My position is that should take your rainbows as they come – here’s a beauty featuring the Portage Lake Lift Bridge in Houghton taken this Sunday!
Many more Michigan rainbows & more rainbow science on Michigan in Pictures!
The Michigan State Police are asking residents to take part in a voluntary statewide tornado drill as part of the state’s Severe Weather Awareness Week. The drill is scheduled for 1 p.m. Wednesday, April 19. Gov. Rick Snyder had declared Michigan’s Severe Weather Awareness Week from April 16-22. If severe weather occurs on April 19, the statewide tornado drill will be rescheduled for 1 p.m. Thursday, April 20.
Nearly all state of Michigan facilities are expected to participate, and businesses, organizations and individual residents and their families are encouraged to join in as well.
“Tornadoes can develop rapidly, with little or no warning,” said Capt. Chris A. Kelenske, Deputy State Director of Emergency Management and Homeland Security and commander of the MSP/EMHSD. “Due to their unpredictable nature, we must be ready well in advance. We’re asking residents and businesses to take a few extra steps during the week to ensure they’re prepared.”
Tornadoes are especially prevalent in late spring and early summer, and the average lead time for tornadoes to develop is 10 to 15 minutes. In the event of a tornado, state officials recommend residents find the lowest place to take cover, take shelter under something sturdy, stay tuned to local weather broadcasts and watch for signs of a tornado, including dark skies, large hail, a large low-lying cloud and a loud roar.
More wild weather on Michigan in Pictures!
Here’s a neat “Throwback Thursday” (TBT), a photo of the United States Coast Guard Cutter Mackinaw on May 25, 1993 when she was still in service. Bill writes:
This is the original Coast Guard Cutter Mackinaw, WAGB 83, wearing its silvery whitish colors, in its home port of Cheboygan, MI. This beauty was built in 1944 to aid the war effort by keeping the Great Lakes open during the winter. The cutter was intentionally built too wide to get through the Saint Lawrence Seaway in order to keep her in the Great Lakes. She was moved to Mackinaw in June of 2006, decommissioned, and turned into a museum at the Chief Wawatam docks. Today, she wears the red hull that she was retired in.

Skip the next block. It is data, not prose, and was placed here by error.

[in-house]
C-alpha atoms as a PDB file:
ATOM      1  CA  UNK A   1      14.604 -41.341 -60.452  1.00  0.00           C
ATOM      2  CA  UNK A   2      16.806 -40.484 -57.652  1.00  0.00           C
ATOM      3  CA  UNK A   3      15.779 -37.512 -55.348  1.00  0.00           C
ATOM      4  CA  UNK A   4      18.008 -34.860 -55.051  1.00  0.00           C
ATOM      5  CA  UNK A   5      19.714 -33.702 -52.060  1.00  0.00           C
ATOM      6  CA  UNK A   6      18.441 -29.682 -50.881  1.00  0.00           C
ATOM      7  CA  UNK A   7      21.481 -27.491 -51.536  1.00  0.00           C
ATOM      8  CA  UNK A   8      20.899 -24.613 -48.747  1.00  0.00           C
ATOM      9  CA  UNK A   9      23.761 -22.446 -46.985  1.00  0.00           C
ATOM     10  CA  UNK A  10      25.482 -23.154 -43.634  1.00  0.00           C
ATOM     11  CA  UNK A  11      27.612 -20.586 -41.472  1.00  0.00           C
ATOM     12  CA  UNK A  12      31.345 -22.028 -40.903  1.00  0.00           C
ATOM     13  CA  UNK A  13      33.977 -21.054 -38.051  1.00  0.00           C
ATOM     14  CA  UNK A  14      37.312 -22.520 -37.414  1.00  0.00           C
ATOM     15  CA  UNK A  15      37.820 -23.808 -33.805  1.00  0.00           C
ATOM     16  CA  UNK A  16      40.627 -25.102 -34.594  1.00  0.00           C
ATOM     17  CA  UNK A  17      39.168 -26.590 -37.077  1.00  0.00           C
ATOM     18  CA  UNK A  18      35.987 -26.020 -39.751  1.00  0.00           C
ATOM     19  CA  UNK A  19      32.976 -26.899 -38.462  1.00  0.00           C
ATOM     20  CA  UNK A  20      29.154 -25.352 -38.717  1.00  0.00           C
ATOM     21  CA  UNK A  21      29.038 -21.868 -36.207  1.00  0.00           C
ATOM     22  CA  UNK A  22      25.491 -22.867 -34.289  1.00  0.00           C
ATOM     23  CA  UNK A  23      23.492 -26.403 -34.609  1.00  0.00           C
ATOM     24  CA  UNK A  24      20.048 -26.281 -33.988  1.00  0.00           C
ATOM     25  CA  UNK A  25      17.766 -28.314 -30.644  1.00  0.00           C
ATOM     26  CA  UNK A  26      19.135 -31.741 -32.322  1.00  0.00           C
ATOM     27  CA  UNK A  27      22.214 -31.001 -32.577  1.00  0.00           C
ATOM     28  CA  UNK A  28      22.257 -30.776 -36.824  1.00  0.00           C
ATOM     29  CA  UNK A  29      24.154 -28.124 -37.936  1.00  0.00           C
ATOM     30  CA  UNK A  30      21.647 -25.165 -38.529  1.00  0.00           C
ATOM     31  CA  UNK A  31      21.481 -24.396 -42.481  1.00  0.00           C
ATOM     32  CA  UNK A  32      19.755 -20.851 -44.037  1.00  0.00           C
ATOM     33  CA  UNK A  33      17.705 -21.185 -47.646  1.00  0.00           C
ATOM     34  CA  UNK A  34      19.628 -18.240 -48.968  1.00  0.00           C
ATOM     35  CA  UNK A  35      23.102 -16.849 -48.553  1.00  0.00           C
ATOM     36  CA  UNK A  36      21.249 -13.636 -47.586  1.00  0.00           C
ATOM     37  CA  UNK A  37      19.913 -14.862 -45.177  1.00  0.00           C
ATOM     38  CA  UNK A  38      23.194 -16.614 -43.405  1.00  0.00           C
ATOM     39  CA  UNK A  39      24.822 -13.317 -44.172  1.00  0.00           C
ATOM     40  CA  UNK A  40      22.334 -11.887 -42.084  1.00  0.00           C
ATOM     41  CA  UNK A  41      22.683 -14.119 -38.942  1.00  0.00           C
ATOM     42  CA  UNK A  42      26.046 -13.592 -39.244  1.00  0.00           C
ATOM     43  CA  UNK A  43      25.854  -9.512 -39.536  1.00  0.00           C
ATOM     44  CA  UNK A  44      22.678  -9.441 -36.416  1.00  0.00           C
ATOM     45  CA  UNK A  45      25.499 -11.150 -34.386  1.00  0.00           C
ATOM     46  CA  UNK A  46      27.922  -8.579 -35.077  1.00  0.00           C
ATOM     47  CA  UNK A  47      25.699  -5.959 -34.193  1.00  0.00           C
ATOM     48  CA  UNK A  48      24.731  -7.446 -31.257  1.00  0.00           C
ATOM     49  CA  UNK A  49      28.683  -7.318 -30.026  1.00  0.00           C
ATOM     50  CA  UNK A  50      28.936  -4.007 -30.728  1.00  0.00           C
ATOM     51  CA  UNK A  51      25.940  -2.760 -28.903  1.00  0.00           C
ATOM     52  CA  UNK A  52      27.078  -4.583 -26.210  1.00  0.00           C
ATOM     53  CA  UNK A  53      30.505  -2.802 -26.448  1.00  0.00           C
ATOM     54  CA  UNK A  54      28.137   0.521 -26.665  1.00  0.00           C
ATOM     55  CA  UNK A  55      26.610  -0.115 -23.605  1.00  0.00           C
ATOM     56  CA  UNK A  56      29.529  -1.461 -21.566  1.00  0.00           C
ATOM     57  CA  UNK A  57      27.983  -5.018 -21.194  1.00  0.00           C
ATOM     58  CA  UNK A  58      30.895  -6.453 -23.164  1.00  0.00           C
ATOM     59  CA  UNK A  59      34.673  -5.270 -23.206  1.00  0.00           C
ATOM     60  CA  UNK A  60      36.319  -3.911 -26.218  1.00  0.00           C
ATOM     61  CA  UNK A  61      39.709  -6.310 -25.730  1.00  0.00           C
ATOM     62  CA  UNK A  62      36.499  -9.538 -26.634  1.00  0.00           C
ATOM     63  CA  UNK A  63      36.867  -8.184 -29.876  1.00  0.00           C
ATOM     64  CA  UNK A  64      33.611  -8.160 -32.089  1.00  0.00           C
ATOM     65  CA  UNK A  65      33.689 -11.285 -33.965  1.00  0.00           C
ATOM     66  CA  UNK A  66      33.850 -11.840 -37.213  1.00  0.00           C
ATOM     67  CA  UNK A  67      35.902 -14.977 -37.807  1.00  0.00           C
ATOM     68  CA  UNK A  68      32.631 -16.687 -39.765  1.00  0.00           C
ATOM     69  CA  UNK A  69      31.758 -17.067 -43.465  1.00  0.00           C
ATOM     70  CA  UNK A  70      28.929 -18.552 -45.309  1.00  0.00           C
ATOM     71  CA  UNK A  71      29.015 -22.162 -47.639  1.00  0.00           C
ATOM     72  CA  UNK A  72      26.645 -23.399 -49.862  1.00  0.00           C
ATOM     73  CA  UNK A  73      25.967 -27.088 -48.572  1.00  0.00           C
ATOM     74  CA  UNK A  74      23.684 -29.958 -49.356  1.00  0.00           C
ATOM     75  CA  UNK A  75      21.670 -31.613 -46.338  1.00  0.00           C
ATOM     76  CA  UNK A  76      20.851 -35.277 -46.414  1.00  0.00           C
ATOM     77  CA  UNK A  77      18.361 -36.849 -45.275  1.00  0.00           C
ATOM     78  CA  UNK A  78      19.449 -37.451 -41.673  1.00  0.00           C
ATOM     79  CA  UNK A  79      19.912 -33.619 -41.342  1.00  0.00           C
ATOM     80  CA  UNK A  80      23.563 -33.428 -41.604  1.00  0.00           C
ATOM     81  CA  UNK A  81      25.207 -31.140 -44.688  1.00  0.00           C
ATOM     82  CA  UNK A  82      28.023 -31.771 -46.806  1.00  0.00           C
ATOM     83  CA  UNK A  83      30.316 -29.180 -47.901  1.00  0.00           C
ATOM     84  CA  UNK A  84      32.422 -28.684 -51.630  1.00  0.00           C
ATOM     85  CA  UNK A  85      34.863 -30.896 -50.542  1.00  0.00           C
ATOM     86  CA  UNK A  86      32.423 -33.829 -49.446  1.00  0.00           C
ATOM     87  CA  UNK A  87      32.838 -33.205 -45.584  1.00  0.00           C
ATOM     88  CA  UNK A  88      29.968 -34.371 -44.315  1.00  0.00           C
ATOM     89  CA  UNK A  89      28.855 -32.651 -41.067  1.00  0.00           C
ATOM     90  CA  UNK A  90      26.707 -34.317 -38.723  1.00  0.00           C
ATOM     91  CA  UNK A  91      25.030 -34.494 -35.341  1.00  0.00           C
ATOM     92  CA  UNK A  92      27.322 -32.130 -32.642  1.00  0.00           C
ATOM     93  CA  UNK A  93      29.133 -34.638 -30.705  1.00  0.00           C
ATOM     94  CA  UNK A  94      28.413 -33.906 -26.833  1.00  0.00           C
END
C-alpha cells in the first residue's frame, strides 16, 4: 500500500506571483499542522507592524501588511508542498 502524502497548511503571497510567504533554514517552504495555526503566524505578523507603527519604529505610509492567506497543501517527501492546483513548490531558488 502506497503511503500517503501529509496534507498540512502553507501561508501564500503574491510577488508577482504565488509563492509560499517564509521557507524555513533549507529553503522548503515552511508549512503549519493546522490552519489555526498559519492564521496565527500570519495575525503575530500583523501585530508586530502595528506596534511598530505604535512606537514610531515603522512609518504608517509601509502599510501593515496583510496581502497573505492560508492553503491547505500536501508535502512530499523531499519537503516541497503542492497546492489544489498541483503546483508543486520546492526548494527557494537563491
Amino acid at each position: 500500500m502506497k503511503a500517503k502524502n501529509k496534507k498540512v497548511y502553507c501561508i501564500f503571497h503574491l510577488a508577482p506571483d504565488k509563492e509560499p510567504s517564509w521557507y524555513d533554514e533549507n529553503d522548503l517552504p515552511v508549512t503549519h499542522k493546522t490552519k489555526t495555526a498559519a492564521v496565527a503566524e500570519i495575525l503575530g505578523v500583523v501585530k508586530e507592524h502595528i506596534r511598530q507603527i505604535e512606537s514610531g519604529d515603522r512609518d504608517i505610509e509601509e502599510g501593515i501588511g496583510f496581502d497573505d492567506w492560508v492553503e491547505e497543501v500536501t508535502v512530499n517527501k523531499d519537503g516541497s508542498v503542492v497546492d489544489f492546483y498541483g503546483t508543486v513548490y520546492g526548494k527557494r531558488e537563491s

You can see the current look of the Icebreaker Mackinaw and get information about visiting on the Icebreaker Mackinaw Maritime Museum website.
More Throwback Thursdays on Michigan in Pictures.
I’ve been an astronomy nut since I was a little kid, and I’m always happy when the importance of the night sky gets the recognition it deserves. That’s certainly the case as the Headlands Dark Sky Park has won Michigan’s most exclusive tourism award. Absolute Michigan explains:
Emmet County’s International Dark Sky Park at the Headlands won the distinguished recognition of the state’s premier Pure Michigan campaign at the annual Governor’s Conference on Tourism Tuesday when they won the Pure Award for 2017. The Pure Award, which has only been awarded twice in the 10 years of the Pure Michigan campaign, recognizes best practices in stewarding and preserving Michigan’s natural, cultural, and heritage-based resources.
“This award helps us further realize our goal of safeguarding the community’s natural and direct encounter with Northern Michigan’s unique and exceptional environment, both by day and by night,” said Headlands Program Director Mary Stewart Adams.
…The Headlands International Dark Sky Park is a 600-acre park on the Straits of Mackinac, two miles west of downtown Mackinaw City, at 15675 Headlands Road. The park is free and open to the public every day. While no camping is allowed, visitors are welcome to stay overnight to observe the dark sky overhead. The Headlands became the 6th International Dark Sky Park in the U.S. and the 9th in the world in May 2011, as designated by the International Dark Sky Association (www.darksky.org), and each month free programs are held for the public.
Read on for more.
Atmospheric Optics is an excellent resource for rainbows and similar phenomena. Their page on 22-degree halos says:
22º radius halos are visible all over the world and throughout the year. Look out for them (eye care!) whenever the sky is wisped or hazed with thin cirrus clouds. These clouds are cold and contain ice crystals in even the hottest climes.
The halo is large. Stretch out the fingers of your hand at arms length. The tips of the thumb and little finger then subtend roughly 20°. Place your thumb over the the sun and the halo will be near the little finger tip. The halo is always the same diameter regardless of its position in the sky. Sometimes only parts of the complete circle are visible.
Much smaller coloured rings around the sun or moon are a corona produced by water droplets rather than ice crystals.
Lots more at Atmospheric Optics!
More rainbows, sundogs, etc. on Michigan in Pictures – seriously cool stuff in here folks!